A former Scorpions investigator accused of attempting to rob a bank at Menlyn Maine shopping centre in Pretoria is expected to undergo a psychiatric evaluation after it emerged that he had a history of psychosis and post-traumatic stress disorder (PTSD).
Fifty-year-old Ekhardt Albertus Mostert, known as Mossie Mostert, appeared in the Pretoria Magistrate's Court on Thursday after a district surgeon examined him.
According to the district surgeon's report, which News24 has seen, Mostert was able to understand the gravity of the offences that he allegedly committed.
The report also indicated that he would be able to follow the court case, that he understood the implications of a possible conviction and could describe the circumstances of the alleged crime and recall relevant facts.
The district surgeon further noted that he did not suffer from any delusions, amnesia or hallucinations.
However, it was revealed that Mostert suffers from psychosis, depression and PTSD.
The report also indicated that a psychologist and psychiatrist treated him for these.
The district surgeon added that Mostert said he didn't think he had a future, that he had suicidal thoughts and displayed symptoms of depression.
"The accused person has insight and will be able to follow a court case but there is a history of psychosis, PTSD and suicidal thoughts. So it's recommended that he undergo psychiatric evaluation," the district surgeon stated.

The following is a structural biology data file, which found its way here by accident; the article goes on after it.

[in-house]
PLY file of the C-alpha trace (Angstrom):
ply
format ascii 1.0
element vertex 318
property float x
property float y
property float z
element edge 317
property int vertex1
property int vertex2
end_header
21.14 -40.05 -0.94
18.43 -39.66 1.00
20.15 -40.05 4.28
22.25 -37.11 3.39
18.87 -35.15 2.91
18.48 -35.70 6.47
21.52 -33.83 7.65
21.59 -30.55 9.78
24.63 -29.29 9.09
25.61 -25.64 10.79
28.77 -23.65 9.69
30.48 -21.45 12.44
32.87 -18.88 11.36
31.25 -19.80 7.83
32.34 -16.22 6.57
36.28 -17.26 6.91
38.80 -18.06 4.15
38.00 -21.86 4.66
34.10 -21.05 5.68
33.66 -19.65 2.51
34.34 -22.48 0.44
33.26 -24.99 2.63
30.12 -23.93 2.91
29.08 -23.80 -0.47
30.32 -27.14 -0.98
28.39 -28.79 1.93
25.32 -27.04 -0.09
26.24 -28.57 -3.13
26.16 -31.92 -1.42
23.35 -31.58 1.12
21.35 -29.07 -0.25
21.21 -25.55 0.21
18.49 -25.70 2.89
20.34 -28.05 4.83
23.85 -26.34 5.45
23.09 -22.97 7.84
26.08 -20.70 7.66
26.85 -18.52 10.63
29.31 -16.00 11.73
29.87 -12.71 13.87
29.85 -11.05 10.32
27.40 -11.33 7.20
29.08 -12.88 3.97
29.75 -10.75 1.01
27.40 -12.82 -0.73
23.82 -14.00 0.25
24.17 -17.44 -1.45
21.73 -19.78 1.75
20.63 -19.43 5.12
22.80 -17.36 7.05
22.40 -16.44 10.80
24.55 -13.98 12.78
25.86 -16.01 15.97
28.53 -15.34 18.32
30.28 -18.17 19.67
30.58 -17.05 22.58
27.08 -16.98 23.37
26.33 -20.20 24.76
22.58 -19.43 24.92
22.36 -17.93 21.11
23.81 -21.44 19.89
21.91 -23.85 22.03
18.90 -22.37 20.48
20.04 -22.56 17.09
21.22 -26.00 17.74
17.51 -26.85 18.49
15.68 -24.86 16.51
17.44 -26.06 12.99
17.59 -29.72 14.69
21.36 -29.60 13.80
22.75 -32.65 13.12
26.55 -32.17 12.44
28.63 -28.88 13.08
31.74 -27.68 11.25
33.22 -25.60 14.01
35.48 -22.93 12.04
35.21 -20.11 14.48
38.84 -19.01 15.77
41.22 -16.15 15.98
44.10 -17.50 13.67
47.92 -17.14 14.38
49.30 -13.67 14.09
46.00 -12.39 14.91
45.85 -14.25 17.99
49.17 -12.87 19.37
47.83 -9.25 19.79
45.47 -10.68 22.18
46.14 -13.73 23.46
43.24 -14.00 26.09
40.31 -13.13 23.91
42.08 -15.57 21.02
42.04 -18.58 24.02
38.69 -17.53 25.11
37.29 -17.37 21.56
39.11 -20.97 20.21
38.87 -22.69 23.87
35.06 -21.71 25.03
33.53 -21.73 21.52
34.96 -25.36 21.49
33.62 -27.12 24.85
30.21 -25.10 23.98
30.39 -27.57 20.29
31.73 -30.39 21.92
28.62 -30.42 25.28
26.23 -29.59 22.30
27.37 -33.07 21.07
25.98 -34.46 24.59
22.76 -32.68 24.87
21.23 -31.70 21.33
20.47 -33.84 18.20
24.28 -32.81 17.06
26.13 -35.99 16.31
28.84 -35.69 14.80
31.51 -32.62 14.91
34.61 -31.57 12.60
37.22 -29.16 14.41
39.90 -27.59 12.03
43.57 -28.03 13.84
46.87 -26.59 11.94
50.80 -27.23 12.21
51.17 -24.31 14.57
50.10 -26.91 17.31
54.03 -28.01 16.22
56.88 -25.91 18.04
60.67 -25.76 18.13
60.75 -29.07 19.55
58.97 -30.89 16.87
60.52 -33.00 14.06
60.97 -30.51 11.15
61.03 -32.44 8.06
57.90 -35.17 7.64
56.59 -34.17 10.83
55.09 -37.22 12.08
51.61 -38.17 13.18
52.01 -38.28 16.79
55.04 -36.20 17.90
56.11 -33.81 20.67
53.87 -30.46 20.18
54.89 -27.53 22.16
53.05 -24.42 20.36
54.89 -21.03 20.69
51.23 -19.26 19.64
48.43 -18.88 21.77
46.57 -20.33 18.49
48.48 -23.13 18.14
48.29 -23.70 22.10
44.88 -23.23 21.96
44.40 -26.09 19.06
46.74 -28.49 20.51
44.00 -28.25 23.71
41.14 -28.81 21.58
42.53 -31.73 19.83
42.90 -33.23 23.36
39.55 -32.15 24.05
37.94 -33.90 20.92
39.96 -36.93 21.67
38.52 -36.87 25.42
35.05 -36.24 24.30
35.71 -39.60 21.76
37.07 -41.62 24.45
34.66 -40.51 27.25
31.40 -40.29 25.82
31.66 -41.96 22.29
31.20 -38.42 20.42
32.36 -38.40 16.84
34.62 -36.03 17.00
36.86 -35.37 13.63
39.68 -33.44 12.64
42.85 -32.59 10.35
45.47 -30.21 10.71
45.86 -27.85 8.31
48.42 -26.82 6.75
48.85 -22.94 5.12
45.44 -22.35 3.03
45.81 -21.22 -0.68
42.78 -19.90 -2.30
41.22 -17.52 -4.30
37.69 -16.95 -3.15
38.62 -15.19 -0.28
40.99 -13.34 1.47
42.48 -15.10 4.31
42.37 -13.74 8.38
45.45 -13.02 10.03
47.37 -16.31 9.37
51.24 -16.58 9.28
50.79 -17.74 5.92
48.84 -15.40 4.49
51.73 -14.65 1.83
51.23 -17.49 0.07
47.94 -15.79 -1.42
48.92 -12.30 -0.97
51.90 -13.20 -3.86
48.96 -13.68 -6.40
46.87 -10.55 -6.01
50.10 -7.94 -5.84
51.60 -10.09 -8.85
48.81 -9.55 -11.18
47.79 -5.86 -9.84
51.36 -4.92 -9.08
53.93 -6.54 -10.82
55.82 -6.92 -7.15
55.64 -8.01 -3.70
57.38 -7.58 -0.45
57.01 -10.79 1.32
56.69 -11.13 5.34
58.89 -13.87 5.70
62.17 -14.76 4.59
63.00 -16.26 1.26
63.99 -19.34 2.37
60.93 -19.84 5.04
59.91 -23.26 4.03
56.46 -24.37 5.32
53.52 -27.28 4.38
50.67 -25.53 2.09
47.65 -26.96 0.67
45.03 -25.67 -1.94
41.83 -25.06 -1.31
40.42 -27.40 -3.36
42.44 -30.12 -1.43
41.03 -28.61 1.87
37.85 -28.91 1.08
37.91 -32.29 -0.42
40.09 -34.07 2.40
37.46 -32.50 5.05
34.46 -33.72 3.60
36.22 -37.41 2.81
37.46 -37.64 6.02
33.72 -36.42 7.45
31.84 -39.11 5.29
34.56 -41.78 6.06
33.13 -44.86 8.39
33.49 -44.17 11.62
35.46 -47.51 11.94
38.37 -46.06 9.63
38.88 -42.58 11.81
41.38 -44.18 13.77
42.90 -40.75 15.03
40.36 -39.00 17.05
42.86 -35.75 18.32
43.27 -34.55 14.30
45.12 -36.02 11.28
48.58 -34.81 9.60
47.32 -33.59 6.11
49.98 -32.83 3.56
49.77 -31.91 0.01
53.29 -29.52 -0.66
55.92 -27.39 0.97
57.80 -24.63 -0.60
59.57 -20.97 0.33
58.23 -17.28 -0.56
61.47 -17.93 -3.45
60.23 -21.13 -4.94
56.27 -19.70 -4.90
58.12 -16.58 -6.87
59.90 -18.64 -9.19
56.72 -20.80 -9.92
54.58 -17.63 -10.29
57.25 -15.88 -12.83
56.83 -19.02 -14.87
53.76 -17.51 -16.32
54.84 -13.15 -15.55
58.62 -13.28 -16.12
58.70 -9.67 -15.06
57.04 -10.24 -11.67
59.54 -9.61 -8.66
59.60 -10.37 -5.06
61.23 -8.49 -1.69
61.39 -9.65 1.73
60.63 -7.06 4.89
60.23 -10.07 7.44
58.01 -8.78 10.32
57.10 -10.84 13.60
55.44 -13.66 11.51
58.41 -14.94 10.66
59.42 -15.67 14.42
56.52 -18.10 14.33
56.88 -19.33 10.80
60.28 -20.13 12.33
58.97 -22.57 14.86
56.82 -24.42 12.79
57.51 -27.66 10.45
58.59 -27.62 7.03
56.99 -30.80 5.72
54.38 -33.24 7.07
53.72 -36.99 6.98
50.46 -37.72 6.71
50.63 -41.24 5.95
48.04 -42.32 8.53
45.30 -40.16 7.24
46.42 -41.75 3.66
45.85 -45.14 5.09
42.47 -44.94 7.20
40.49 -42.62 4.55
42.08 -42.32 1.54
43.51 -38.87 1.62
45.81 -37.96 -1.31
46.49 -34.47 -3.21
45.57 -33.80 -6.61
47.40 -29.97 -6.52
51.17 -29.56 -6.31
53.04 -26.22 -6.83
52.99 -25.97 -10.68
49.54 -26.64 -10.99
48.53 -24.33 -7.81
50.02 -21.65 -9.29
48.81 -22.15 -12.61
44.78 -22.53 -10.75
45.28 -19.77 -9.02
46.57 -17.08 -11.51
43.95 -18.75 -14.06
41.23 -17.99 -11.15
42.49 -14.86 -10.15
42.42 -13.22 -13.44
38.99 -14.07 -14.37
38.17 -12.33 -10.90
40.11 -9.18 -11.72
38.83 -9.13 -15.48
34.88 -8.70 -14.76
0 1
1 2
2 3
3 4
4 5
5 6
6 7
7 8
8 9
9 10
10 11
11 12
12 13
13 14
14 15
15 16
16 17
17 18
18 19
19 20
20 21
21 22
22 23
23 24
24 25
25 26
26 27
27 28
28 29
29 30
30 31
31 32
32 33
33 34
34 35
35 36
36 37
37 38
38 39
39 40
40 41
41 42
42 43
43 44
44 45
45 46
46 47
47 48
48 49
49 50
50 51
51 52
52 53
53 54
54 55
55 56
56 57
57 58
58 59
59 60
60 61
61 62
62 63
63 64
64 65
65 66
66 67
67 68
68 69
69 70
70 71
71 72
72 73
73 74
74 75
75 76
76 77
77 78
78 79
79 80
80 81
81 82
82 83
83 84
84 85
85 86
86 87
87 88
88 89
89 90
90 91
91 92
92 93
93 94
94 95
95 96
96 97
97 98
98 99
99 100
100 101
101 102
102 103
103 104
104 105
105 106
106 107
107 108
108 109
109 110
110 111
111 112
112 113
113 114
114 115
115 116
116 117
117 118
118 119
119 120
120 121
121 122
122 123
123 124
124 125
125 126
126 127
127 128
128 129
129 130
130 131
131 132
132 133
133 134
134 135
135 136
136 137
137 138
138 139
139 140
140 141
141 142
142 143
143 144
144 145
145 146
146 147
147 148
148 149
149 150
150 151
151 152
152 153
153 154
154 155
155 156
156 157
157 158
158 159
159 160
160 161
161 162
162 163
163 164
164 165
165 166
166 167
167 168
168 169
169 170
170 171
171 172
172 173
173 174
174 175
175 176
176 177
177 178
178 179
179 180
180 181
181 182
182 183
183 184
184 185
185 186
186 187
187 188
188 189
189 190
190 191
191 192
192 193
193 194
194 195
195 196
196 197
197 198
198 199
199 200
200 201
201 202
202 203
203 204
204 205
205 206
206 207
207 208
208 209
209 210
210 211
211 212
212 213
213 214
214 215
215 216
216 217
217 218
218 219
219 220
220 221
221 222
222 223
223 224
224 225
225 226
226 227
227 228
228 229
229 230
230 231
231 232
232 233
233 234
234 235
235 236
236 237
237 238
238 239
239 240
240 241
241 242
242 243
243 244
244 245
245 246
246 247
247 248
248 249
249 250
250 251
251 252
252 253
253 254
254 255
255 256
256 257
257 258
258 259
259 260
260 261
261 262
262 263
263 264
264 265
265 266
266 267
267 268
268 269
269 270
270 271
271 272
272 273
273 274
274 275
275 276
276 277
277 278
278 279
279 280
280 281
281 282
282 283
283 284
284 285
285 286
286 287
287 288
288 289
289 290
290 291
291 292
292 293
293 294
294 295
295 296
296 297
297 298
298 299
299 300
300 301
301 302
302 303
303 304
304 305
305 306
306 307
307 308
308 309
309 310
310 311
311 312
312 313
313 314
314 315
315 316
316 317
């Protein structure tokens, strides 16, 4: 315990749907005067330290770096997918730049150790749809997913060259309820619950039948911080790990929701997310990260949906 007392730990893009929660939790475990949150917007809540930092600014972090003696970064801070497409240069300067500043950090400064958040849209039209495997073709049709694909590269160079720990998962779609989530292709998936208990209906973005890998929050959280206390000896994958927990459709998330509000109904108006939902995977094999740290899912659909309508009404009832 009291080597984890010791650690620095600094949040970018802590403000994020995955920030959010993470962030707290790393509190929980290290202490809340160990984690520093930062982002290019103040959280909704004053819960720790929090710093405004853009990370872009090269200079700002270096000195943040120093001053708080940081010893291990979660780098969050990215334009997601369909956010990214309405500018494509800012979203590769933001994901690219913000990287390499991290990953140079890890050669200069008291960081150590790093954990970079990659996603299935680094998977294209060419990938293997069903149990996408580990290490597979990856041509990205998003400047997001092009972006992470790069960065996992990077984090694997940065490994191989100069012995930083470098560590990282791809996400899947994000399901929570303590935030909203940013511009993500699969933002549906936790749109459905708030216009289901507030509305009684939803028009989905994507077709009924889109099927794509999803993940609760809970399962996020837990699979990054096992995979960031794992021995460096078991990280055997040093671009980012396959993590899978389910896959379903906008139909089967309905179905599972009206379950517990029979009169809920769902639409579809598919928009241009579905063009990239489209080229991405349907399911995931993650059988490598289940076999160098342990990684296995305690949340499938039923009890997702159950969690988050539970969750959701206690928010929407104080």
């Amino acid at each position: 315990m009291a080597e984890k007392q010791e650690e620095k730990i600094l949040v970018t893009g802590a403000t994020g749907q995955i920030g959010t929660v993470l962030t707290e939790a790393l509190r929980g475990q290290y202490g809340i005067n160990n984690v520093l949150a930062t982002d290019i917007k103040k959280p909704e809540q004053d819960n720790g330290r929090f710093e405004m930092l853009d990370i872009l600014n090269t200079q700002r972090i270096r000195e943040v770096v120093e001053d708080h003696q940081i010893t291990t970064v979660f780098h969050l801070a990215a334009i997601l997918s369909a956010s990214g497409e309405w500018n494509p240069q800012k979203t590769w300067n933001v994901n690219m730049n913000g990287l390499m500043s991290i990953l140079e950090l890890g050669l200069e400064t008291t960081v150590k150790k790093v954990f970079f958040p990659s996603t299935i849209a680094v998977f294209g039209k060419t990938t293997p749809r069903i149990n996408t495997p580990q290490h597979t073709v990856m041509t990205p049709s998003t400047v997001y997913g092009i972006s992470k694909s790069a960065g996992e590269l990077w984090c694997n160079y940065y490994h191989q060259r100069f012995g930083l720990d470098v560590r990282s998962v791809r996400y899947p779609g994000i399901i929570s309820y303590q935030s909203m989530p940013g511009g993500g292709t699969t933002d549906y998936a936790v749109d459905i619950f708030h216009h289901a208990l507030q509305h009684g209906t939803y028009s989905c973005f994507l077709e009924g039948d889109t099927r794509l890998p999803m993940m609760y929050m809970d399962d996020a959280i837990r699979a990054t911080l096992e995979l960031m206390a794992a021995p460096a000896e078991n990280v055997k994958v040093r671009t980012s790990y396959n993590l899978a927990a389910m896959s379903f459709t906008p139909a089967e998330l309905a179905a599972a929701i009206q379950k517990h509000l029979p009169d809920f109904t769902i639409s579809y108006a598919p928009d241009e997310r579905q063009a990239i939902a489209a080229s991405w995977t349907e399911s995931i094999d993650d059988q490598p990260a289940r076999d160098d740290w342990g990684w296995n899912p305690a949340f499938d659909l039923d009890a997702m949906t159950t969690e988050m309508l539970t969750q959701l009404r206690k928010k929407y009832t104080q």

Prosecutor Kagisho Rancho asked the court to send the accused for evaluation as per the district surgeon's recommendation.
The court acceded to the request and postponed the matter to November 27.
Mostert will be sent to Weskoppies Psychiatric Hospital once a bed becomes available.
During his first court appearance, Mostert told the court he wanted to defend himself and then, without being asked to, he said that he wanted to plead guilty.
Mostert, who is a former investigator of the defunct Scorpions, was told that the charges against him were serious and that if he was convicted, he could face life imprisonment.
Mostert said he understood this, but he would still defend himself.
He maintained that he wanted to plead guilty.
Rancho told the court that a guilty plea could not be entered into on Thursday because the accused faced a terrorism charge, which meant that the deputy public prosecutor would have to issue a certificate first.
Rancho added that they also had to consider whether the regional court or high court should deal with the plea.
According to the charge sheet, Mostert faces charges of attempted robbery with aggravating circumstances, terrorism and the contravention of the Protection of Constitutional Democracy against Terrorism and Related Activities Act.
Mostert was arrested at Menlyn Maine shopping centre last Tuesday after he allegedly tried to rob an Absa bank.
According to the police, he was believed to have entered the bank at around 11:15 and walked straight to a bank teller, handing over a note.
He had disguised himself by wearing a wig and entered the bank with a device in his possession, which he later claimed was a bomb.
In the note, according to police, he demanded a sum of money and told the teller he had a bomb.
The teller hit the silent alarm and Mostert was arrested shortly afterwards.
The police's bomb squad and K9 unit were called to the scene to inspect the device.
Sniffer dogs initially reacted positively to the device. However, the bomb disposal unit found that it was not a bomb but that the man had sprinkled gunpowder on the device to make it appear authentic.